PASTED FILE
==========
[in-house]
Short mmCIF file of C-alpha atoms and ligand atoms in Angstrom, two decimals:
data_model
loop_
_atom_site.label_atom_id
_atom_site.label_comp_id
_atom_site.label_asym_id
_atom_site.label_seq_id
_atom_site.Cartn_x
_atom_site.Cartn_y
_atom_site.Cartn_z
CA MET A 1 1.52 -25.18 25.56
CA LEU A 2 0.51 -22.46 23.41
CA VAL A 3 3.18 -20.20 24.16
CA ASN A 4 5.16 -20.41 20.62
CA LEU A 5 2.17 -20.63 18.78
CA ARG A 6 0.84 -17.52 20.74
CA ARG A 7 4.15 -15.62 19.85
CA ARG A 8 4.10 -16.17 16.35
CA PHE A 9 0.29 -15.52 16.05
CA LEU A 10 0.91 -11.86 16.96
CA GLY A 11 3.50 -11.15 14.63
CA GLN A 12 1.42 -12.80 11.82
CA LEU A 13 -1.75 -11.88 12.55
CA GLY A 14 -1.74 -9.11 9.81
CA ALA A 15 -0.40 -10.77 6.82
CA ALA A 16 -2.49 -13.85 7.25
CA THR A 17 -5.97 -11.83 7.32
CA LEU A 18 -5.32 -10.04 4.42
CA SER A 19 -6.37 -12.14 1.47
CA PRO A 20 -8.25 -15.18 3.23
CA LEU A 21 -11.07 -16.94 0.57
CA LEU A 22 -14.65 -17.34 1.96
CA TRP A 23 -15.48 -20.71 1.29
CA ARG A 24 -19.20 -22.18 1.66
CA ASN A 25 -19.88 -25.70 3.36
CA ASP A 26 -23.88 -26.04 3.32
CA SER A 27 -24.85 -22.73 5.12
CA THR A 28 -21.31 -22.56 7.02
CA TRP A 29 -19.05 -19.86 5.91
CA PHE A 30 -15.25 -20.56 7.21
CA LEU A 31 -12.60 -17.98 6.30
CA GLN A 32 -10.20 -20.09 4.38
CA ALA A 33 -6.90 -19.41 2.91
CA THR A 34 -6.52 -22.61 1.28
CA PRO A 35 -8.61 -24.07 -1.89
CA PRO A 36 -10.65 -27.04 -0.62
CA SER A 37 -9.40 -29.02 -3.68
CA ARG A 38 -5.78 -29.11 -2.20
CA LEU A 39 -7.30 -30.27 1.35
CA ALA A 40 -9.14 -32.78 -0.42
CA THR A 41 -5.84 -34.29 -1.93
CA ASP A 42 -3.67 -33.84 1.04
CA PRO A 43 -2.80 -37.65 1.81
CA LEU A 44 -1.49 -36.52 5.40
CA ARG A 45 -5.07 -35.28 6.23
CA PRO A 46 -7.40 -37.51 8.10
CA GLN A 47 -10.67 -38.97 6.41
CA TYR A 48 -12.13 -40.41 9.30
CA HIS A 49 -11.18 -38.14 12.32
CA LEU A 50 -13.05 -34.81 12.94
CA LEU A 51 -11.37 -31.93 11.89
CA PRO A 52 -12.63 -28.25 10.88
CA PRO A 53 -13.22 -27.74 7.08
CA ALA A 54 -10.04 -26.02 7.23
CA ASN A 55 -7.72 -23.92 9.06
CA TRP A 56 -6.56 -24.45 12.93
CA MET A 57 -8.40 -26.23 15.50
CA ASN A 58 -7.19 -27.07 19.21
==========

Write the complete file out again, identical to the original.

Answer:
[in-house]
Short mmCIF file of C-alpha atoms and ligand atoms in Angstrom, two decimals:
data_model
loop_
_atom_site.label_atom_id
_atom_site.label_comp_id
_atom_site.label_asym_id
_atom_site.label_seq_id
_atom_site.Cartn_x
_atom_site.Cartn_y
_atom_site.Cartn_z
CA MET A 1 1.52 -25.18 25.56
CA LEU A 2 0.51 -22.46 23.41
CA VAL A 3 3.18 -20.20 24.16
CA ASN A 4 5.16 -20.41 20.62
CA LEU A 5 2.17 -20.63 18.78
CA ARG A 6 0.84 -17.52 20.74
CA ARG A 7 4.15 -15.62 19.85
CA ARG A 8 4.10 -16.17 16.35
CA PHE A 9 0.29 -15.52 16.05
CA LEU A 10 0.91 -11.86 16.96
CA GLY A 11 3.50 -11.15 14.63
CA GLN A 12 1.42 -12.80 11.82
CA LEU A 13 -1.75 -11.88 12.55
CA GLY A 14 -1.74 -9.11 9.81
CA ALA A 15 -0.40 -10.77 6.82
CA ALA A 16 -2.49 -13.85 7.25
CA THR A 17 -5.97 -11.83 7.32
CA LEU A 18 -5.32 -10.04 4.42
CA SER A 19 -6.37 -12.14 1.47
CA PRO A 20 -8.25 -15.18 3.23
CA LEU A 21 -11.07 -16.94 0.57
CA LEU A 22 -14.65 -17.34 1.96
CA TRP A 23 -15.48 -20.71 1.29
CA ARG A 24 -19.20 -22.18 1.66
CA ASN A 25 -19.88 -25.70 3.36
CA ASP A 26 -23.88 -26.04 3.32
CA SER A 27 -24.85 -22.73 5.12
CA THR A 28 -21.31 -22.56 7.02
CA TRP A 29 -19.05 -19.86 5.91
CA PHE A 30 -15.25 -20.56 7.21
CA LEU A 31 -12.60 -17.98 6.30
CA GLN A 32 -10.20 -20.09 4.38
CA ALA A 33 -6.90 -19.41 2.91
CA THR A 34 -6.52 -22.61 1.28
CA PRO A 35 -8.61 -24.07 -1.89
CA PRO A 36 -10.65 -27.04 -0.62
CA SER A 37 -9.40 -29.02 -3.68
CA ARG A 38 -5.78 -29.11 -2.20
CA LEU A 39 -7.30 -30.27 1.35
CA ALA A 40 -9.14 -32.78 -0.42
CA THR A 41 -5.84 -34.29 -1.93
CA ASP A 42 -3.67 -33.84 1.04
CA PRO A 43 -2.80 -37.65 1.81
CA LEU A 44 -1.49 -36.52 5.40
CA ARG A 45 -5.07 -35.28 6.23
CA PRO A 46 -7.40 -37.51 8.10
CA GLN A 47 -10.67 -38.97 6.41
CA TYR A 48 -12.13 -40.41 9.30
CA HIS A 49 -11.18 -38.14 12.32
CA LEU A 50 -13.05 -34.81 12.94
CA LEU A 51 -11.37 -31.93 11.89
CA PRO A 52 -12.63 -28.25 10.88
CA PRO A 53 -13.22 -27.74 7.08
CA ALA A 54 -10.04 -26.02 7.23
CA ASN A 55 -7.72 -23.92 9.06
CA TRP A 56 -6.56 -24.45 12.93
CA MET A 57 -8.40 -26.23 15.50
CA ASN A 58 -7.19 -27.07 19.21